Grasslands have enormous potential for storing carbon (C) in the soil. Carbon sequestration improves soil health, makes soils more resilient to extreme weather events, contributes to climate change mitigation and can benefit pasture quality. In sustainable livestock grazing systems, the key challenge is to find the best type of management to combine animal production with soil ecosystem services such as carbon storage,nutrient cycling and biodiversity.
Since 2005, dairy farmer Rob Richmond has been managing his pastures with a focus on building soil carbon. His efforts are paying off in the form of more resilient soils and more pasture growth. Rob runs an organic dairy farm with 300 spring calving dairy cows on 200 ha of farmland in the Cotswolds, UK. He also has 120 ha of woodland, and 10 ha of conservation land, which helps to protect birds and small mammals and attracts insects and pollinators.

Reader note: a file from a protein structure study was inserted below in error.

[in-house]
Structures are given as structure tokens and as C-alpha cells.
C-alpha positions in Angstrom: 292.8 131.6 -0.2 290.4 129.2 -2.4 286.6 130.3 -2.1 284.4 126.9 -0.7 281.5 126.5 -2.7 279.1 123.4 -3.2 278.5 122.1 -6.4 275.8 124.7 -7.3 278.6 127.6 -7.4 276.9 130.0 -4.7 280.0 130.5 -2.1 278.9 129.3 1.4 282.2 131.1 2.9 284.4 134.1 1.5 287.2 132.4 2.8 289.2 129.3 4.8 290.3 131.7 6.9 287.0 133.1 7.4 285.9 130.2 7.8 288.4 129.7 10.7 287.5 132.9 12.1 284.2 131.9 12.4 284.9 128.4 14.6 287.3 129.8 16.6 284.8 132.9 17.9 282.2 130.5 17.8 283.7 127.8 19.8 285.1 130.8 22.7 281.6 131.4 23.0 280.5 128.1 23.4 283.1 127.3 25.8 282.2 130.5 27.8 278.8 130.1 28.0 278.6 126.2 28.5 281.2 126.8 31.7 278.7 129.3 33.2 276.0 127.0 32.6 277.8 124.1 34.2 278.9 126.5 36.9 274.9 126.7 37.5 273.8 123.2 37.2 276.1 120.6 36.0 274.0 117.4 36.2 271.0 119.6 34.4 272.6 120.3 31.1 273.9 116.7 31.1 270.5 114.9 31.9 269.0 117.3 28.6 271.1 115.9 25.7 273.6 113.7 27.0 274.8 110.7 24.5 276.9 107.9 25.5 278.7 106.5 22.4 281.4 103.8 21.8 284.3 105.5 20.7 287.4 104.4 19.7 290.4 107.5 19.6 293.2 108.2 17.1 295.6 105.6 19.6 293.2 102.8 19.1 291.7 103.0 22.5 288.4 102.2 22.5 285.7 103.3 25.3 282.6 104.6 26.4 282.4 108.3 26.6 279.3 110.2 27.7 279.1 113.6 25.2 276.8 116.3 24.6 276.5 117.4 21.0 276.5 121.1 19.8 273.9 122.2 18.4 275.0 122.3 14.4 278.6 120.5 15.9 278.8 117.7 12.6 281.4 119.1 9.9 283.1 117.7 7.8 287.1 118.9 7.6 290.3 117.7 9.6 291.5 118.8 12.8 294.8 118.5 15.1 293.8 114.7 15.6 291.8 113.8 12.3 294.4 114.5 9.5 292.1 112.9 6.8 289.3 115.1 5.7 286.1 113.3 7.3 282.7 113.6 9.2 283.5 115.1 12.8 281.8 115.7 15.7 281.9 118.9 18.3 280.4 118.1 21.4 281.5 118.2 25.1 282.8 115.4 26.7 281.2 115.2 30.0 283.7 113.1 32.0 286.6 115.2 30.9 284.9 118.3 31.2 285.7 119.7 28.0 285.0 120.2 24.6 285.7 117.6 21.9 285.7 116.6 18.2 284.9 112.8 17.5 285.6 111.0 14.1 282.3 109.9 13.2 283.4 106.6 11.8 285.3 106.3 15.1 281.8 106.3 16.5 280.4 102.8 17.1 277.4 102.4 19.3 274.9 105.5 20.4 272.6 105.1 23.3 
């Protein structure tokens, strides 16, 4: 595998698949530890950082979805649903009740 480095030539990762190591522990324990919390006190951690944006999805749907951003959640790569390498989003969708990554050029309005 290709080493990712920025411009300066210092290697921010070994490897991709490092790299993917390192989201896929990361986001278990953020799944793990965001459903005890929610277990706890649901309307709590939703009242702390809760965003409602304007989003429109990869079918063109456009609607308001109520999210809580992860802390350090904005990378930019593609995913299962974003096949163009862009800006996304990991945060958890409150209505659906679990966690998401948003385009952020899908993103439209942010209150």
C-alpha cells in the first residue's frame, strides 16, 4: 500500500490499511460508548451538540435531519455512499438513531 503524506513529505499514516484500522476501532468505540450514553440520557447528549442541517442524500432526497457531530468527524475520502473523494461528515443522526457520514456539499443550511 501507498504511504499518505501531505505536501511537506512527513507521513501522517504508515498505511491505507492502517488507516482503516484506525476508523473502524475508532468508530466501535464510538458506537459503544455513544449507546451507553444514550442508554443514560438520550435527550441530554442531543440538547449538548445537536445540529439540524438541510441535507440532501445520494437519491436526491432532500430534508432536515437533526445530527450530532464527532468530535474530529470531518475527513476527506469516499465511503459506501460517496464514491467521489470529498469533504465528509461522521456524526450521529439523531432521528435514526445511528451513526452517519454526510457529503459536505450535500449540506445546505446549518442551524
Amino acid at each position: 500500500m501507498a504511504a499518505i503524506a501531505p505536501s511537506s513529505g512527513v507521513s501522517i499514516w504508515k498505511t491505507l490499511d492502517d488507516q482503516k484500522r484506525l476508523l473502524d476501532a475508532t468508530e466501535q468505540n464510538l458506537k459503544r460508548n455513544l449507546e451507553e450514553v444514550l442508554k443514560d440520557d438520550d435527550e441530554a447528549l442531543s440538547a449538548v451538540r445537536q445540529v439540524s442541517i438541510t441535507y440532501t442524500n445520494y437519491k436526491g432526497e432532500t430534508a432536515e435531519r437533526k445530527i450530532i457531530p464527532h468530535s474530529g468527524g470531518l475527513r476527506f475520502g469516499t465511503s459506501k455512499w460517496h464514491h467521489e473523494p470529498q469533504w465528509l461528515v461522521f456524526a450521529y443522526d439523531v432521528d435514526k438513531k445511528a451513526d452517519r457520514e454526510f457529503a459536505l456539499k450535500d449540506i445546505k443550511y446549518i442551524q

His grazing practices have helped him improve the organic matter levels in his soils. He uses the method of strip grazing, which confines the cattle to a limited area of grazing land for a short period, giving the animals a fresh allocation of pasture each day. “For this grazing system you need good planning and a good infrastructure”, Rob explains, “but by moving the cows more frequently the grass can regrow more quickly and it is grazed more efficiently.” Rob’s biodiverse herbal pastures can grow deeper roots and help feed the soil. The increased leaf area builds organic matter and helps store carbon in the soil. “I don’t use mineral fertiliser”, Rob says, “and in autumn I use composted manure that feeds the soil microbes when there is little grass growth. This helps rebuild soil reserves.”
Rob’s grazing practices have produced more pasture year on year. His pastures are now more resilient to drought and to wet conditions, and carbon sequestration contributes to climate change mitigation and adaptation. Rob states: “Soil is your capital. You need to grow it, not spend it. Learning to manage these pastures for organic milk production and soil quality building has been a steep learning curve. But I see that my pastures are now producing better in extreme weather conditions. I hope my approach can inspire farms all over Europe.”